Pokémon Trainer (SSBU)
Pokémon Trainer (ポケモントレーナー, Pokémon Trainer) is a playable character in Super Smash Bros. Ultimate, confirmed on June 12th, 2018. Pokémon Trainer can use three interchangeable Pokémon in battle: Squirtle, Ivysaur, and Charizard. Pokémon Trainer, unlike most characters, was not given a fighter number; instead, the Pokémon are given numbers. Squirtle is classified as fighter #33, Ivysaur is classified as fighter #34, and Charizard is classified as fighter #35.
In English, Billy Bob Thompson and Kate Bristol respectively voice the male and female Pokémon Trainers, the former replacing Michele Knotz from Brawl. In Japanese, they are voiced by Tomoe Hanba and Wakana Minami, with the former reprising her role as the male Pokémon Trainer from Brawl.
How to unlock
Complete one of the following:
With the exception of the third method, Pokémon Trainer must then be defeated on Pokémon Stadium.
Changes from Super Smash Bros. Brawl
Due to being a low-tier in Brawl, Pokémon Trainer has been significantly buffed in the transition from Brawl. Notably, both the Stamina mechanic and type effectiveness have been completely removed, and Pokémon Change has been granted high utility due to the addition of aerial switching and significantly faster Pokémon switches. As such, switches between the three Pokémon have now become a unique advantage for the Pokémon Trainer alone rather than being a major mandatory commitment, and the Pokémon are now free to fight indefinitely without being limited by Stamina during battle. In addition, Ivysaur, who was previously the worst Pokémon in the party, has been greatly buffed, and the general changes to Ultimate's mechanics greatly benefit Ivysaur and Squirtle. Each of the Trainer's Pokémon is usable as its own character, but as in Brawl, usage of all three for different situations is optimal.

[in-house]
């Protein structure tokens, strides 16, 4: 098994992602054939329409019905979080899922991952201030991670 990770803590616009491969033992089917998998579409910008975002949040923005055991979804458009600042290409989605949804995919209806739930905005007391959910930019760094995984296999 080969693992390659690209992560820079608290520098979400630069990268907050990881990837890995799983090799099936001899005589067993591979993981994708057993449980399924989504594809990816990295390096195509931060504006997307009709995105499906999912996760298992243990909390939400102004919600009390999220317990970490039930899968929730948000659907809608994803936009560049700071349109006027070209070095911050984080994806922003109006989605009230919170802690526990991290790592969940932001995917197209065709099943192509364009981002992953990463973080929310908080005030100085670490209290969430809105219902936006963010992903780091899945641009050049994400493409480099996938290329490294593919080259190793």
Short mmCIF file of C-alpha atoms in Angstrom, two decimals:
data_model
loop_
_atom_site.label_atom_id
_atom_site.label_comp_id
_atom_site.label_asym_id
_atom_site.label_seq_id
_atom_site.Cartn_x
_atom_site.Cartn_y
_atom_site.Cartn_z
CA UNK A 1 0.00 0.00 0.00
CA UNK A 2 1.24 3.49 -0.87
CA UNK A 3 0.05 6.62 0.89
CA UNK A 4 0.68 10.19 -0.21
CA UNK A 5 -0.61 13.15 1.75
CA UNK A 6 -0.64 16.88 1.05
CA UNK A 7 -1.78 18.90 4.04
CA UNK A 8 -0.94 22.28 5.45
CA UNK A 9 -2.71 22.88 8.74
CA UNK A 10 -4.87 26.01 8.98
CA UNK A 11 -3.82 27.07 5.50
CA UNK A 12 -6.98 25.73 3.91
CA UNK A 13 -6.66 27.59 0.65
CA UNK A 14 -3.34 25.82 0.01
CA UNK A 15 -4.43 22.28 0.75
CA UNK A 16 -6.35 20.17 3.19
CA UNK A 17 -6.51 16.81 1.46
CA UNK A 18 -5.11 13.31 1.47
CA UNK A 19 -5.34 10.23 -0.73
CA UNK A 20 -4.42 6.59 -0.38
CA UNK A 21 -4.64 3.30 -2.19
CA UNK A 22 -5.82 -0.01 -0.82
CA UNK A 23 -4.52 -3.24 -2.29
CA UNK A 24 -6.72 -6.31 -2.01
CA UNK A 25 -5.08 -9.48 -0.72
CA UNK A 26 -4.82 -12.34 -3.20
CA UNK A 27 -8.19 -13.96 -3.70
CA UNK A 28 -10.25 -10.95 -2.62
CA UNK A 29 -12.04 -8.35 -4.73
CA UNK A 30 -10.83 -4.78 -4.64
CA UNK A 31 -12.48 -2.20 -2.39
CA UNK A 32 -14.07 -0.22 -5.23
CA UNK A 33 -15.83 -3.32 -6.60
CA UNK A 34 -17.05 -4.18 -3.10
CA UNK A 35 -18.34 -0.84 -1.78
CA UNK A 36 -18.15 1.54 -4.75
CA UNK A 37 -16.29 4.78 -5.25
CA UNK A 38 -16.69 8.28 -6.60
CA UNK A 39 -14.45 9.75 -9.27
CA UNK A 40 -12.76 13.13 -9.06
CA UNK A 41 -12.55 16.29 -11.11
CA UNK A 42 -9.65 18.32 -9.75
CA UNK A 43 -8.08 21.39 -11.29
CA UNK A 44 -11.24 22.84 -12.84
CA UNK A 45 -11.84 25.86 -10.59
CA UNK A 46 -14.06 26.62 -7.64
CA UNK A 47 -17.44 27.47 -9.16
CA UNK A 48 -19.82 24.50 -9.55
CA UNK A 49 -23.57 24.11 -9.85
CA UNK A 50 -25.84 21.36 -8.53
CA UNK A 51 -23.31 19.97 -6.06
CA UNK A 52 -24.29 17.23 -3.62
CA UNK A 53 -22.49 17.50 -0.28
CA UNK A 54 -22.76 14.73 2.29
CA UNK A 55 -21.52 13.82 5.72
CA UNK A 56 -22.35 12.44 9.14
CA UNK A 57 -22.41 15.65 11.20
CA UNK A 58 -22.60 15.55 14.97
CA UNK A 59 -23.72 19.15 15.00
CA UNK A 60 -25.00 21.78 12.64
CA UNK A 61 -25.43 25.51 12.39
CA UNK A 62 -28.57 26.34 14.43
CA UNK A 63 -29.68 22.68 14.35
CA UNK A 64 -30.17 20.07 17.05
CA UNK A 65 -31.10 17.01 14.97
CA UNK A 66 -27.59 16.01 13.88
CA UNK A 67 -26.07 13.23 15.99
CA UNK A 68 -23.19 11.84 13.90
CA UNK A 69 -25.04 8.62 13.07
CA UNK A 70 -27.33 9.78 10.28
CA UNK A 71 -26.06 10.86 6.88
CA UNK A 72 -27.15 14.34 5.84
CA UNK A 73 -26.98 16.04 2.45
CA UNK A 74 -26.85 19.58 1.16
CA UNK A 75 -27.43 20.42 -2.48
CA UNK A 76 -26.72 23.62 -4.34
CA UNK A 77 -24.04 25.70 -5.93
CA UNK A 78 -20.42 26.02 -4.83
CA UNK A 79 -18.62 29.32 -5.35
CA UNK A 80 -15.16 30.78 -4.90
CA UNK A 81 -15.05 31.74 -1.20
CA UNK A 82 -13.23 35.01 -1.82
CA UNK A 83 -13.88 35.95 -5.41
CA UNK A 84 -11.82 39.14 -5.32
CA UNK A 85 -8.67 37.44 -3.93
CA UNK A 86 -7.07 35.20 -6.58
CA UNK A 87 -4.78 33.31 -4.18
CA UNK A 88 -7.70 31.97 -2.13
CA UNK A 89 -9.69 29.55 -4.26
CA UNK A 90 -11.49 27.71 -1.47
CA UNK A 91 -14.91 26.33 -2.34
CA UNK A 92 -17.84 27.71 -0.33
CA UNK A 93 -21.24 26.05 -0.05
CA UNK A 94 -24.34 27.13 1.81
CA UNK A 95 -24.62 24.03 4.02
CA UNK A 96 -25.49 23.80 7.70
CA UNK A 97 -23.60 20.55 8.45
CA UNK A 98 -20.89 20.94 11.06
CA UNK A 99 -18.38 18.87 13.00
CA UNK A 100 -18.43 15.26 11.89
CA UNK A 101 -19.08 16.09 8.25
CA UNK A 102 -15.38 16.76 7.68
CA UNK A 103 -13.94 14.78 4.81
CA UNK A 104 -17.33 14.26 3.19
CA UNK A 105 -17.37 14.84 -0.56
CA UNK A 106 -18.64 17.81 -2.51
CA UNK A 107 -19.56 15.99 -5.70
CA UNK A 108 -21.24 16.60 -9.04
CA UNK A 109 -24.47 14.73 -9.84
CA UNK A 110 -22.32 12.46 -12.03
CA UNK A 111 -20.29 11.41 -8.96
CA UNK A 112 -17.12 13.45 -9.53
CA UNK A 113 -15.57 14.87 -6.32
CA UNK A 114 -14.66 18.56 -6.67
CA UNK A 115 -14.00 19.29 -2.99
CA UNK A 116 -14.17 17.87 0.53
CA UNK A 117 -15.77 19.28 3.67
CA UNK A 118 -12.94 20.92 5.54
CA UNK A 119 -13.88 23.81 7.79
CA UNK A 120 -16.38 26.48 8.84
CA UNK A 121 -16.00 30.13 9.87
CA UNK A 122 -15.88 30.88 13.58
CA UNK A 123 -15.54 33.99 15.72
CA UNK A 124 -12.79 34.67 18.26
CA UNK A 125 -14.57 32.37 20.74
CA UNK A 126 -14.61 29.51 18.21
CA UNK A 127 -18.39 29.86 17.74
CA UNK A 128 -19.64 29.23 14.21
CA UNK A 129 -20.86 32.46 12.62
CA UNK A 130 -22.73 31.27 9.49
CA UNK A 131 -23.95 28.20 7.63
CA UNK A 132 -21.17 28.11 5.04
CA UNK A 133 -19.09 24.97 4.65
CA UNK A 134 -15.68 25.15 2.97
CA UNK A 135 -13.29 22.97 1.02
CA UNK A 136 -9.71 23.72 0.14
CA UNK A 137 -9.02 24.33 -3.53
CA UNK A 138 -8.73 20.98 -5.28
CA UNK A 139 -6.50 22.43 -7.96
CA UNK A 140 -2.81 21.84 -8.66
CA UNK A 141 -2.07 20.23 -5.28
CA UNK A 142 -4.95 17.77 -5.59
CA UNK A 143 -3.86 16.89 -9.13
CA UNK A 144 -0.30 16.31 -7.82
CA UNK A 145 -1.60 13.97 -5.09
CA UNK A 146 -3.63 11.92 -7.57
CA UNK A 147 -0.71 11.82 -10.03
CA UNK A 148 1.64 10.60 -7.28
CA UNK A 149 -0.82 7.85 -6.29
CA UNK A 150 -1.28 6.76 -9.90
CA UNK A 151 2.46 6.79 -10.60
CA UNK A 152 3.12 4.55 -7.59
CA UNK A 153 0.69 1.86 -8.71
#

Despite some noteworthy buffs, Pokémon Trainer has also received some nerfs. While the removal of type effectiveness slightly benefits Charizard and greatly benefits Ivysaur, it also greatly hinders Squirtle. Additionally, while Pokémon Change has been greatly improved, it has also received a few new disadvantages as there is now a timer which prevents switching for a couple of seconds (although there are ways to work around this) and it no longer resets stale move negation, effectively weakening the next Pokémon. Squirtle has also been considerably nerfed, and Ivysaur and Charizard have received some nerfs as well.
Nevertheless, Pokémon Trainer has become a significantly more effective character than in Brawl. Despite still having a high learning curve, Pokémon Trainer has a great player base, especially compared to Brawl. While initially overshadowed by widely-acknowledged top-tier characters such as Peach and Lucina, players such as Wishes, Tweek, Puppeh, Pandarian, and Leffen have been able to take advantage of the Trainer's ability to use three different character archetypes in battle and Ivysaur's overall potency as a character in its own right to obtain significant results.
Pokémon Trainer is a three-in-one character who battles using three Pokémon: Squirtle, Ivysaur and Charizard. As the fourth and "main" entity of the character group, the Trainer stays in the background and does not participate in the battle. Only one Pokémon is active at once, and all three of them have different movesets and abilities.
It is possible to change which Pokémon the Pokémon Trainer starts with at the beginning of a match. On the character select screen, Pokémon Trainer has the starting Pokémon's portrait to the upper-right of the portrait. If the Y button is pressed, or if the Pokémon's portrait is hovered over and selected, the starting Pokémon is toggled to the next one. The default starting Pokémon is Squirtle, which can be toggled to Ivysaur, then Charizard, then back to Squirtle.